We also know that very slow drying of lumber enhances the musical properties. Drying at warm temperatures or hotter has a definite effect on wood properties. Therefore, air drying for a year and then continued drying in a home or office to achieve the correct final MC is essential. Air-drying alone will reach only 12% MC in most of North America; 7% MC is the typical final MC required for interior uses. We also know that rain on the lumber enhances certain other properties. For example, white oak lumber is normally quite acidic in character. But if you air dry it for 2 years, there is a vanilla odor that becomes very obvious and enhances the flavor of wine and whiskey in barrels made of such material! In short, air drying cannot be replaced for musical instruments--even low temperature systems do not do as good a job.

Kiln Dried 

Kiln dried is a forced but controlled process where humidity and temperature is controlled using steam and fans for drying.  The drying process normally takes between 6-8 weeks, because of its fast drying due to high temperatures, the cells collapse quickly rather than slowly as it would with air drying, making it unstable.  Because of this when moisture is absorbed, the cells expand rapidly filling up with water quickly than it would with air dried lumber.  However, the positives with Kiln drying due to high temperatures, any laid eggs and bugs are killed off. There is treatment for mold and insects at an extra cost.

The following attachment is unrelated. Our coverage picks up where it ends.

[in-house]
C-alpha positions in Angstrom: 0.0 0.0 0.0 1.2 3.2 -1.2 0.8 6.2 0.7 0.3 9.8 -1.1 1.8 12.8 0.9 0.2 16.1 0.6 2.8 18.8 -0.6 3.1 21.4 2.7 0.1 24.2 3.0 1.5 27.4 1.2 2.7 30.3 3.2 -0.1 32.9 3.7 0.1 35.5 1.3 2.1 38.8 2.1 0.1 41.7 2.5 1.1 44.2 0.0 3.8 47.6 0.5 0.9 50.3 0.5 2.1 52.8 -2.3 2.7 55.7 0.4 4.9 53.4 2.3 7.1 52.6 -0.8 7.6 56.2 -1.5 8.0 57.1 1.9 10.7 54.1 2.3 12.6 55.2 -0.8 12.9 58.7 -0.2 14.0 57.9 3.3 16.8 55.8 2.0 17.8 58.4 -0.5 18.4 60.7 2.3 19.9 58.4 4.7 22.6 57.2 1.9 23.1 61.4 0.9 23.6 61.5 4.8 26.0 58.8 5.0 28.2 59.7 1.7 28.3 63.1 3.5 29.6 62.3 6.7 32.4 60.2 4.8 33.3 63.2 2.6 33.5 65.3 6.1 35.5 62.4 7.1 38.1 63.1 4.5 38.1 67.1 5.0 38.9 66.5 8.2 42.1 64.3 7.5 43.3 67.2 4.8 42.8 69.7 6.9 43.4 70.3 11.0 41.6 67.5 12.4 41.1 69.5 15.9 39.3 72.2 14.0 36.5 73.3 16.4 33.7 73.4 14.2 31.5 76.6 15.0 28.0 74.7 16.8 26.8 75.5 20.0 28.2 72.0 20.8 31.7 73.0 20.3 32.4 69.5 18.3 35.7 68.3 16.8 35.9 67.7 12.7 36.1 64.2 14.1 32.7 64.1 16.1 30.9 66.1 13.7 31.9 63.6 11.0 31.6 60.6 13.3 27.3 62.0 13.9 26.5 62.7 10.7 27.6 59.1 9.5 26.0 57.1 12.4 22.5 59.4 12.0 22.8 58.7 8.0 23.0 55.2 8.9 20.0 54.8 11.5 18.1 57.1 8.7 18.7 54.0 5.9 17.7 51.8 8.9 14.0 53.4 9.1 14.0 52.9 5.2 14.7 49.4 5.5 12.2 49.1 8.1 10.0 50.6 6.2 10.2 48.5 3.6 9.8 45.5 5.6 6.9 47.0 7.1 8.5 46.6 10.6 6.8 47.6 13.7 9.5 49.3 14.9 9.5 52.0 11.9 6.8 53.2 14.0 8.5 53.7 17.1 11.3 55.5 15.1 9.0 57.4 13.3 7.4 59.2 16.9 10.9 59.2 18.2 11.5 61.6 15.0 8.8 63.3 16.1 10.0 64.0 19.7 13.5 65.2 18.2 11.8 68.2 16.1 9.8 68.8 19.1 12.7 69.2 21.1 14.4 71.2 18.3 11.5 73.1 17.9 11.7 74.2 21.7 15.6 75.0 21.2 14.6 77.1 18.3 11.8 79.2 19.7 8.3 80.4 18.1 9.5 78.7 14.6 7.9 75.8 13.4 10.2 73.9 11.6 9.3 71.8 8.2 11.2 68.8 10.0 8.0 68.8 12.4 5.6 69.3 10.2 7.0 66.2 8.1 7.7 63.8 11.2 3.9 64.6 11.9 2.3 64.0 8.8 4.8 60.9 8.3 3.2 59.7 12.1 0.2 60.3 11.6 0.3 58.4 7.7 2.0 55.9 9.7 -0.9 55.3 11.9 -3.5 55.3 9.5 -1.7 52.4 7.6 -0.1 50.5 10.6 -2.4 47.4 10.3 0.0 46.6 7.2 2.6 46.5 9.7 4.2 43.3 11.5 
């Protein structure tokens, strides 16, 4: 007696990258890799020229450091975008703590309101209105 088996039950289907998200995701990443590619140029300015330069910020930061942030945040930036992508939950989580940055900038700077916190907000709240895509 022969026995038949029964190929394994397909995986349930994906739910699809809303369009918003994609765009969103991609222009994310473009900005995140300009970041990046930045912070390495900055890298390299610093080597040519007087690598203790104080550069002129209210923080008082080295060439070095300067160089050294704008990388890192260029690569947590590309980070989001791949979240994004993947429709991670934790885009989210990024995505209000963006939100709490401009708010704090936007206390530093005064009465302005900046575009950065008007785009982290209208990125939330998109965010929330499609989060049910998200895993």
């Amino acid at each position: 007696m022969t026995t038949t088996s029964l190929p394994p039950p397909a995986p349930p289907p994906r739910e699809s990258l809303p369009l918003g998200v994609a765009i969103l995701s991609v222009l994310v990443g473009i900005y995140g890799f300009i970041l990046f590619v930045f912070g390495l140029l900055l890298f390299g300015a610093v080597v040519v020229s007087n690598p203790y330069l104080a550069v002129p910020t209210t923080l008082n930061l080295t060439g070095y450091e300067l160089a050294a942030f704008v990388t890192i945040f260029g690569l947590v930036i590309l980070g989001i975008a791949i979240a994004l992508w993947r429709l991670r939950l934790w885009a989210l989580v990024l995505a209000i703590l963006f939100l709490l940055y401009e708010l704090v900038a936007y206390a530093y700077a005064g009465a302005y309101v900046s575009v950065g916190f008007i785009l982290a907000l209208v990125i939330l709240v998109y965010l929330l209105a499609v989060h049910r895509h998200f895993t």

If hot dry air is used, then the surface dries too rapidly and develops case hardening, ‘checks’, so kiln drying requires careful control of both air and temperature.  The idea is to prevent stagnant layer of excessively humid air from lingering around the timber, as in the case of air drying, the air is frequently renewed which prevents this from happening.

Beyond the Dry

Henan Junyu Export & Import Trading Co., Ltd.
Since wood is porous, even if a builder buys wood that is carefully and correctly dried, it must still be kept in a controlled environment or the moisture content will drift. This applies to the mandolin in your home, too. Maintaining a relative humidity of around 35 to 40% will keep your mandolin close to the environment that it was (hopefully) built in. It is important to note that some of the drying parameters of commercial lumberyards do not include considerations of cell damage that may affect resonance despite being structurally acceptable for furniture applications. In those cases, structurally sound has nothing to do with the sound it makes!

In the end, it comes down to having a mandolin that functions properly and won’t shift too much during use. Beyond that, it has to do with resonance. I'll cover that in the next blog post.